They used to get free or low-cost marijuana to help with their cancer. Not anymore


The Wo/Men’s Alliance for Medical Marijuana survived a raid by federal agents and other existential threats while providing free and low-cost cannabis to seriously ill patients. In operation for the past three decades, the Santa Cruz-based collective is the oldest example of a compassionate care” program in the nation.

Now, the program and others like it could be forced to close due to an unlikely reason: legalization.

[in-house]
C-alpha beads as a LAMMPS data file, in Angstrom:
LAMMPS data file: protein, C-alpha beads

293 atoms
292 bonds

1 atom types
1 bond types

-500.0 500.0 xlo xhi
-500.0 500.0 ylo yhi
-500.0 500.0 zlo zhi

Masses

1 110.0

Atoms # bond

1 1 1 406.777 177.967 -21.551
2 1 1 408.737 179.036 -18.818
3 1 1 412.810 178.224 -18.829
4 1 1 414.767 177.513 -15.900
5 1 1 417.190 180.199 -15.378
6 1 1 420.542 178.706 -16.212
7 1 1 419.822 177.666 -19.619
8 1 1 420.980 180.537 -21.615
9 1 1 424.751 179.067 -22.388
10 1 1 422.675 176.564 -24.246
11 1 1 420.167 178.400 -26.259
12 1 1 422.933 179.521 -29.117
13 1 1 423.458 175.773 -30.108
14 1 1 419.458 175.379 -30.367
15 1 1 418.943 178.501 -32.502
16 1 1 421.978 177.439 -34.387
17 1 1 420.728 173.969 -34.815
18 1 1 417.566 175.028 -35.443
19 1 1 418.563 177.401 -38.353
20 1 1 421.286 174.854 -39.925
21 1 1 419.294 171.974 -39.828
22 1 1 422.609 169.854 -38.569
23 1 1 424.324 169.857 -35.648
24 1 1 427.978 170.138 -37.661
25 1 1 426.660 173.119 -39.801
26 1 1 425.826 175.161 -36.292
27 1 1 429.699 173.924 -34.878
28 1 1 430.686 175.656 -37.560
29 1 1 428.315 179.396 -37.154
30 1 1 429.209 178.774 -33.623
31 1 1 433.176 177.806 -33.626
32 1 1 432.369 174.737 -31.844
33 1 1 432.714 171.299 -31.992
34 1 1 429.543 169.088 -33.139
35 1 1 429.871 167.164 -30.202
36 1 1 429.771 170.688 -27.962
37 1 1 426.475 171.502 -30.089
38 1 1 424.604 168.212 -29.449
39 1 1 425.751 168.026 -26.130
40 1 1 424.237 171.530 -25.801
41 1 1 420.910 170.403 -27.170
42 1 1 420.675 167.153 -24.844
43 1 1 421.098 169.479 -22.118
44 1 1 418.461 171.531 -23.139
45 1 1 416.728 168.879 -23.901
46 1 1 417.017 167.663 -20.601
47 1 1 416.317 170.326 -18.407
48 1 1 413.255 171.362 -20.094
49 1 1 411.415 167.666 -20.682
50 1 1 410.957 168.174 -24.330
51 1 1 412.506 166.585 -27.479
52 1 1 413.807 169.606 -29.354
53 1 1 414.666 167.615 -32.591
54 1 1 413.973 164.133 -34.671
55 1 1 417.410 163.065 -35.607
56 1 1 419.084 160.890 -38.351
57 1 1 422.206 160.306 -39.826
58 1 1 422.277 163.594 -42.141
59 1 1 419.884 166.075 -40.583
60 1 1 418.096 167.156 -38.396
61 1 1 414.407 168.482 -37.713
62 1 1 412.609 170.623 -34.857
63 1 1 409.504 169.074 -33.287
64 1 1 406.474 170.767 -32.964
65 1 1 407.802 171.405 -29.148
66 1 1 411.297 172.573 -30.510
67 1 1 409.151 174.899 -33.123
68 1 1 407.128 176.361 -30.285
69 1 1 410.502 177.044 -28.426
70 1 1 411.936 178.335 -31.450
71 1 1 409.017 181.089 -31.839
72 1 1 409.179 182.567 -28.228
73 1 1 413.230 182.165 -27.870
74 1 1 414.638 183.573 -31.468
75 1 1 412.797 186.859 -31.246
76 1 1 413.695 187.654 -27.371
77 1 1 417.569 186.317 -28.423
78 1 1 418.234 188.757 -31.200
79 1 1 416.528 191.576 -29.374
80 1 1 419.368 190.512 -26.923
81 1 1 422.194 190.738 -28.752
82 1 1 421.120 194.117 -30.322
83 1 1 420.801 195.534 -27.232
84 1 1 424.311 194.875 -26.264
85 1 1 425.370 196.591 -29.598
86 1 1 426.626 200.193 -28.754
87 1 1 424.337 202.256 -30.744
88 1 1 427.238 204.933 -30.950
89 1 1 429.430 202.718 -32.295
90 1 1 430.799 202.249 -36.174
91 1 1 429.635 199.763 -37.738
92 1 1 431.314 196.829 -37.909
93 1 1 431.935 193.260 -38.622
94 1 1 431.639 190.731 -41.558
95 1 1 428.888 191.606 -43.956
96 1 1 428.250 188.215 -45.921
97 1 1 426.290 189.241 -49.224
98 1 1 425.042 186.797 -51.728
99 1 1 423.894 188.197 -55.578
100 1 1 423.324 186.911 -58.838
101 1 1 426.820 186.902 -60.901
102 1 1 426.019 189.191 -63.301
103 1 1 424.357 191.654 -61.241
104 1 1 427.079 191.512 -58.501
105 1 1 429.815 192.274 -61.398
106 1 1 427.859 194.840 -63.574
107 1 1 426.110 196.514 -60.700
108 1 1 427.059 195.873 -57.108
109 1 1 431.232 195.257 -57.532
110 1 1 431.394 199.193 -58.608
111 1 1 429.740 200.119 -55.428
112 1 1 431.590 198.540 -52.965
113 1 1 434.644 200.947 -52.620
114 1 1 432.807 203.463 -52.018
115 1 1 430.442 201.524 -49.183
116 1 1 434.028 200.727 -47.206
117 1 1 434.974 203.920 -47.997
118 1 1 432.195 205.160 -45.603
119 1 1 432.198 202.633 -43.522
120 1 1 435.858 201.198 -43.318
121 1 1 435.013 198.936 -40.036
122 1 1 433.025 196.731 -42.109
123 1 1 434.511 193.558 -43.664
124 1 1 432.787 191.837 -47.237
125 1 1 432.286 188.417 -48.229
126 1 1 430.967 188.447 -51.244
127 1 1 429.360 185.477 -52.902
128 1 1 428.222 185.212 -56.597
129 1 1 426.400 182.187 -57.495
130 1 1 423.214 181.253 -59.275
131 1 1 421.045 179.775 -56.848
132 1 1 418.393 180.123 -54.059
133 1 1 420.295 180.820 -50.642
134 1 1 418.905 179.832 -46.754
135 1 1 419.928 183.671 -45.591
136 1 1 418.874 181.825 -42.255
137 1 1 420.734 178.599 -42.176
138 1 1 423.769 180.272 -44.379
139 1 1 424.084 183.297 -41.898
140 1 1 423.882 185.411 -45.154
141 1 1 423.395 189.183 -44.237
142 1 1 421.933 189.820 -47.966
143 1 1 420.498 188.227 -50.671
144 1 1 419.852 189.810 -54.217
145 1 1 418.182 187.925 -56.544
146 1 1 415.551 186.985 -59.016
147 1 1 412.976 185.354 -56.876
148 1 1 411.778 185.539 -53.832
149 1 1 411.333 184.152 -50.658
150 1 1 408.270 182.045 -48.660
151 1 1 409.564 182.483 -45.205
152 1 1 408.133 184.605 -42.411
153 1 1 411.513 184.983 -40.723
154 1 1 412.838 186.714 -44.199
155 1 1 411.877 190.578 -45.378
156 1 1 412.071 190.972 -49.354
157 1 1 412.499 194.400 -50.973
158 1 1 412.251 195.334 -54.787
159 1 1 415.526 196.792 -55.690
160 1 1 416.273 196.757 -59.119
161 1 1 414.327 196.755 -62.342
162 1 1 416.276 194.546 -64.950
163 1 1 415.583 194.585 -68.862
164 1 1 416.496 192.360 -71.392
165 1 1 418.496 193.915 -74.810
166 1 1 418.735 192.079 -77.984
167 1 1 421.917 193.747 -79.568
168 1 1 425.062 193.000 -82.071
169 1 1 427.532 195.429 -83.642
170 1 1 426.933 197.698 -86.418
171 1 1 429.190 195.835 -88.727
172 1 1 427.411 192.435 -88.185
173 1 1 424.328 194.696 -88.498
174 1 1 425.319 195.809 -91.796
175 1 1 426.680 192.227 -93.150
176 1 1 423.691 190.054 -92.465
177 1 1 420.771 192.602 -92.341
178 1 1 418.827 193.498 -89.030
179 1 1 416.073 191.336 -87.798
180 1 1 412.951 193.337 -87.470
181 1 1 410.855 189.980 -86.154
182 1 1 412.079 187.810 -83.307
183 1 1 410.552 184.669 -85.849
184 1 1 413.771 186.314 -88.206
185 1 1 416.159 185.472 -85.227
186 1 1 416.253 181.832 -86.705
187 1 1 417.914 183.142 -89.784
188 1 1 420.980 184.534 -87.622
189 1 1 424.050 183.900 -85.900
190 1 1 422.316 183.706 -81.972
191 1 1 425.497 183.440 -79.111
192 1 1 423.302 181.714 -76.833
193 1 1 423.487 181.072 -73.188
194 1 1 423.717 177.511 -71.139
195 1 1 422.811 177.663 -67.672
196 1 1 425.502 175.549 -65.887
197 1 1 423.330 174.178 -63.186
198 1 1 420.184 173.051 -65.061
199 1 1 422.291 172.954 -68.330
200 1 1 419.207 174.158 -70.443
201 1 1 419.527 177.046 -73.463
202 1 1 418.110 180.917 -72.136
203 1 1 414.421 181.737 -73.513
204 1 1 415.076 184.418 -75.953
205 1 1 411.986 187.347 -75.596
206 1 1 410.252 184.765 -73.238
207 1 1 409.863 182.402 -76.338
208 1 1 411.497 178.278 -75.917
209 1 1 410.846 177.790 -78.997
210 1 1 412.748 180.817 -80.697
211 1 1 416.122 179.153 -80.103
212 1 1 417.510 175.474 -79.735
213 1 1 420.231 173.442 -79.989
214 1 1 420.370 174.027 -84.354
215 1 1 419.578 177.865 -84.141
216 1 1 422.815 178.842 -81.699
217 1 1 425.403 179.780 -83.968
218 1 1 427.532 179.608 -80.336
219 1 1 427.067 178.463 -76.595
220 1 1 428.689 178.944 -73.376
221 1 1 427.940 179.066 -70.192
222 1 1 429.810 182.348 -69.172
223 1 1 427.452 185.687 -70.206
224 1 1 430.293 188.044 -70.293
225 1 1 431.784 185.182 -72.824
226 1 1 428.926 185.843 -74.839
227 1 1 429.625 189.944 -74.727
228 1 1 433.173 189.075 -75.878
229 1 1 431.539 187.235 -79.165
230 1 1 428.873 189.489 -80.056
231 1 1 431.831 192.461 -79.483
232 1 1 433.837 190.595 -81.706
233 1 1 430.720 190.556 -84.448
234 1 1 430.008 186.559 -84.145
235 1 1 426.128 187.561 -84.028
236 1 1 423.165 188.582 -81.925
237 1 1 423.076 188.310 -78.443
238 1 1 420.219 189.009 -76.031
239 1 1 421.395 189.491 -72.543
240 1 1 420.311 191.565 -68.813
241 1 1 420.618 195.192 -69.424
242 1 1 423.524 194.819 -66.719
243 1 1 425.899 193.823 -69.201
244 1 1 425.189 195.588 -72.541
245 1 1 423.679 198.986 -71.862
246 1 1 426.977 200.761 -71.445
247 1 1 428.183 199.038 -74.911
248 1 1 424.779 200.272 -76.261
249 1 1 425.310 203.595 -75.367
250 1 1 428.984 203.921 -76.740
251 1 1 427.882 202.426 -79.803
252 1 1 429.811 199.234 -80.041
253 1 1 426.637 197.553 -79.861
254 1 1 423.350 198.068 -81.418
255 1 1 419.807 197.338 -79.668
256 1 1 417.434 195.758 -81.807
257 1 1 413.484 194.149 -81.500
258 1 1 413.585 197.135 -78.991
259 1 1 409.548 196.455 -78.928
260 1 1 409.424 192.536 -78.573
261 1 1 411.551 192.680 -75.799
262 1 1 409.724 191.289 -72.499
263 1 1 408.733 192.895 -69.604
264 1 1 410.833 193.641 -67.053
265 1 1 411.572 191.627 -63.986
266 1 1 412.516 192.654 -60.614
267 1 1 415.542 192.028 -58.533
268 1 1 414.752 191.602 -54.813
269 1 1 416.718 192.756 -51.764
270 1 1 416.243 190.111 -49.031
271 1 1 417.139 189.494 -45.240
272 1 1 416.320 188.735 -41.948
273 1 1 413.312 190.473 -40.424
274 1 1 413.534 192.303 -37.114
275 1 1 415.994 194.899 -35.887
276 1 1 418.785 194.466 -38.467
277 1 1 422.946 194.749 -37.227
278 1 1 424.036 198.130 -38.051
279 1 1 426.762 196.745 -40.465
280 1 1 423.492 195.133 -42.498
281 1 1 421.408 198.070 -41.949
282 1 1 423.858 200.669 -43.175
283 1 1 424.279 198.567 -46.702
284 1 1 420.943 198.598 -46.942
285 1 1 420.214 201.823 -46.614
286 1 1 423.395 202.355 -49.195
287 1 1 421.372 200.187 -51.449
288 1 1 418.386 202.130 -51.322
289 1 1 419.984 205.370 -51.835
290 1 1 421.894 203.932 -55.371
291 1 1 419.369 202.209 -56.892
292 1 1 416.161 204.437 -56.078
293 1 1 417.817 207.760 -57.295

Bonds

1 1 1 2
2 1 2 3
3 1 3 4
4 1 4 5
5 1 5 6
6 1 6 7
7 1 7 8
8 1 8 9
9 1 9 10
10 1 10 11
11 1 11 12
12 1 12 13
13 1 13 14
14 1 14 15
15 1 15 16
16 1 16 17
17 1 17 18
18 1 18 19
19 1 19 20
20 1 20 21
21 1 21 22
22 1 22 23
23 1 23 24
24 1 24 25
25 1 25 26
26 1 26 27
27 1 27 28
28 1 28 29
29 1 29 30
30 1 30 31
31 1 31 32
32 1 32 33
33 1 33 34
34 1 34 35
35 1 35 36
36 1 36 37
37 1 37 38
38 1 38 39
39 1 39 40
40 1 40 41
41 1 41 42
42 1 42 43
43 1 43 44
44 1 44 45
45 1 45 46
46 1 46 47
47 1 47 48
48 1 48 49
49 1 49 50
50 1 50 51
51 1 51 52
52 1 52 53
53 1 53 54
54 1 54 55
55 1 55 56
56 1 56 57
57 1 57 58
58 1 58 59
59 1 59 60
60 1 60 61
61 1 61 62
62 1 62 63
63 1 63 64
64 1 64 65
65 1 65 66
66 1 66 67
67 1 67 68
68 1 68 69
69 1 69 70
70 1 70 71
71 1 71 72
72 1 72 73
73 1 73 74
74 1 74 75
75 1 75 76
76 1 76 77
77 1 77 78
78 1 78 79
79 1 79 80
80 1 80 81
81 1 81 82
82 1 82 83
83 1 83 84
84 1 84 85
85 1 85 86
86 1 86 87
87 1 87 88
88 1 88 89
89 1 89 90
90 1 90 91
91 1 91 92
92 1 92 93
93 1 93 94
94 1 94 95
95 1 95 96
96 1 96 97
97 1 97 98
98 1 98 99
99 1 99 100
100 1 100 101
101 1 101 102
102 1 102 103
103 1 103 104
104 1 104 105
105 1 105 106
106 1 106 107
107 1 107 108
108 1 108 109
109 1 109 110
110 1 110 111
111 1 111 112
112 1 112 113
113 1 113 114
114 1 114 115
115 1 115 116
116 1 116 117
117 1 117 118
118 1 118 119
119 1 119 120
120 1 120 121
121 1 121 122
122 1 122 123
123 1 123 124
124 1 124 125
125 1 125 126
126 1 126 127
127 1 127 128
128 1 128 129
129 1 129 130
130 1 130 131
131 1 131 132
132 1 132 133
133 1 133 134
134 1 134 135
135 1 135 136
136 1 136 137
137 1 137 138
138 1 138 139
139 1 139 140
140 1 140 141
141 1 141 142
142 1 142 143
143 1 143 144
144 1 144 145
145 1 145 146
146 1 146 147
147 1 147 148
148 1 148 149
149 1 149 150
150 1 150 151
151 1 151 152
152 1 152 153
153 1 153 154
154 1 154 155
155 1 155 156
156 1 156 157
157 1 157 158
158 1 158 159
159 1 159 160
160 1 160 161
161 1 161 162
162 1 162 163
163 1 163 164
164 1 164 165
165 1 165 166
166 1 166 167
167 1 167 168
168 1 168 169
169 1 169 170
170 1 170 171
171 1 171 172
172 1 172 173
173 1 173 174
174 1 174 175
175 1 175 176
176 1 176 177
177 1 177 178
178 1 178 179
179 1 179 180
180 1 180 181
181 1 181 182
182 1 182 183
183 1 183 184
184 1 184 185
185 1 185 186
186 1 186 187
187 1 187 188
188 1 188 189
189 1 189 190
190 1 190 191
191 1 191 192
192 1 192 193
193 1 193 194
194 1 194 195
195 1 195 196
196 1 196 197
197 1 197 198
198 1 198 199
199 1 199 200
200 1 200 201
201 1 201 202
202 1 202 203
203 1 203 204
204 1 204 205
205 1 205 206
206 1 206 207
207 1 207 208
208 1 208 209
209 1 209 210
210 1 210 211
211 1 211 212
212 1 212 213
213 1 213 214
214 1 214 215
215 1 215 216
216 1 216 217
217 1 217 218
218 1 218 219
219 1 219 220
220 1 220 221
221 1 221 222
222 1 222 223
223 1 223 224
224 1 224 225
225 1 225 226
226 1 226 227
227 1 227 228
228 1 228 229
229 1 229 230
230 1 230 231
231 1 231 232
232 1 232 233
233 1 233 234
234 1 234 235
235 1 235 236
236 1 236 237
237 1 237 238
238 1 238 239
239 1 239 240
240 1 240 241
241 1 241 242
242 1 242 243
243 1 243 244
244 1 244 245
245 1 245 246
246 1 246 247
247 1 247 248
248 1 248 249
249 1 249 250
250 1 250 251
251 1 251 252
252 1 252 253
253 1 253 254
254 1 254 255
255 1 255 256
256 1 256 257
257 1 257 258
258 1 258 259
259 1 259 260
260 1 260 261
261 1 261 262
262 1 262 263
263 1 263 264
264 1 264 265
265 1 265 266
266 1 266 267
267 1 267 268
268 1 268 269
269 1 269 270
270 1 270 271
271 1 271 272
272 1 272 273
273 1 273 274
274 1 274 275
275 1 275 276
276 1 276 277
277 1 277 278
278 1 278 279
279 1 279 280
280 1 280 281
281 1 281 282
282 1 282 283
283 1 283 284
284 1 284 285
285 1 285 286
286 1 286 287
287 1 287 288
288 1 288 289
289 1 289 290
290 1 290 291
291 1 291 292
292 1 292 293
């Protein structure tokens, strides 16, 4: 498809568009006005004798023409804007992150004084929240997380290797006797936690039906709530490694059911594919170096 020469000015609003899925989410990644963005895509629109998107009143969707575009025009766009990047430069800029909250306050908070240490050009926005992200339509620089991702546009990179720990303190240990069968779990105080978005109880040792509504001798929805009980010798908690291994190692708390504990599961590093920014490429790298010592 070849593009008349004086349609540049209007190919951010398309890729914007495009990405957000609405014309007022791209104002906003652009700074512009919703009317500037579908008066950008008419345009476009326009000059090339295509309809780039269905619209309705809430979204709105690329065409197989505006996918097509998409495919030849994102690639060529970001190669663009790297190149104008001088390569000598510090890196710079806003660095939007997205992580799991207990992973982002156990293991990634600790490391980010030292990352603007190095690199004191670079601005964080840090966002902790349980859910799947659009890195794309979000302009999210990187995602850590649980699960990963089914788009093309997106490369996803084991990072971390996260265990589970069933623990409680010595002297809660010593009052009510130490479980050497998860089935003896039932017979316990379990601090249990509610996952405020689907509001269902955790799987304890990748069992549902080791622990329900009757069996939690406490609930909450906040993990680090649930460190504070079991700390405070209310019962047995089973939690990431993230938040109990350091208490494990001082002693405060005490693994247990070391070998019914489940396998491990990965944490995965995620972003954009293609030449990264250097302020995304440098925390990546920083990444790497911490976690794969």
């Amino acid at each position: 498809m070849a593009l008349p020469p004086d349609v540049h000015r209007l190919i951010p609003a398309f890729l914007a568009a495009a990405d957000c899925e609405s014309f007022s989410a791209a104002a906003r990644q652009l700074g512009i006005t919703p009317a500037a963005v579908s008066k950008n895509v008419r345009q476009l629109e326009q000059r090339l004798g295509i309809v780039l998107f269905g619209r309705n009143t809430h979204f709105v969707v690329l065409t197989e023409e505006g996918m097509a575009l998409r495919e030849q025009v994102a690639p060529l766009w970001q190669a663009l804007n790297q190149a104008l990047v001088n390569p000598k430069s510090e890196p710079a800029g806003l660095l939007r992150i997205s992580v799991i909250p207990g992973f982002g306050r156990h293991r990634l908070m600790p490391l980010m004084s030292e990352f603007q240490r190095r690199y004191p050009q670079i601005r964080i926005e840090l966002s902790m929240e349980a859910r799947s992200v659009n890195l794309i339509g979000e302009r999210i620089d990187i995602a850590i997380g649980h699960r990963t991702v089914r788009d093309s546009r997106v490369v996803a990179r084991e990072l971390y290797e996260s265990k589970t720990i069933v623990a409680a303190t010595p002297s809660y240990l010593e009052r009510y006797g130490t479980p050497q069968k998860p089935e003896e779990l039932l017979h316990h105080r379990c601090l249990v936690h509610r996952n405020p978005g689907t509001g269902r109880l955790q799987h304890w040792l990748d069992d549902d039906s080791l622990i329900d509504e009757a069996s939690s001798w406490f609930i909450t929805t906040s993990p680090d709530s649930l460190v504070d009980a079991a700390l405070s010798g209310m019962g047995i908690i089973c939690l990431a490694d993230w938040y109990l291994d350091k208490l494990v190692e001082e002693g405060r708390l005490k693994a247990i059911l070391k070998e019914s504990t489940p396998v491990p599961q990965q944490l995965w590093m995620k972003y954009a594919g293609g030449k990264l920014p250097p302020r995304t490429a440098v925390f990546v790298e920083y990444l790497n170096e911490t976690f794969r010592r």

Under state regulations that went into effect Jan. 1, compassionate care programs must collect taxes on the market value of cannabis that they give to patients. Many of these programs say they cannot afford the taxes nor the cost of state and local permits required to obtain cannabis from legal growers.

The threat of closure due to the requirements of legalization is a painful irony for the state’s compassionate care programs. Images of AIDS patients receiving free weed in San Francisco and cancer patients subjected to the federal raid in the Santa Cruz mountains helped build public support for medical marijuana, and laid the groundwork for today’s commercial cannabis market.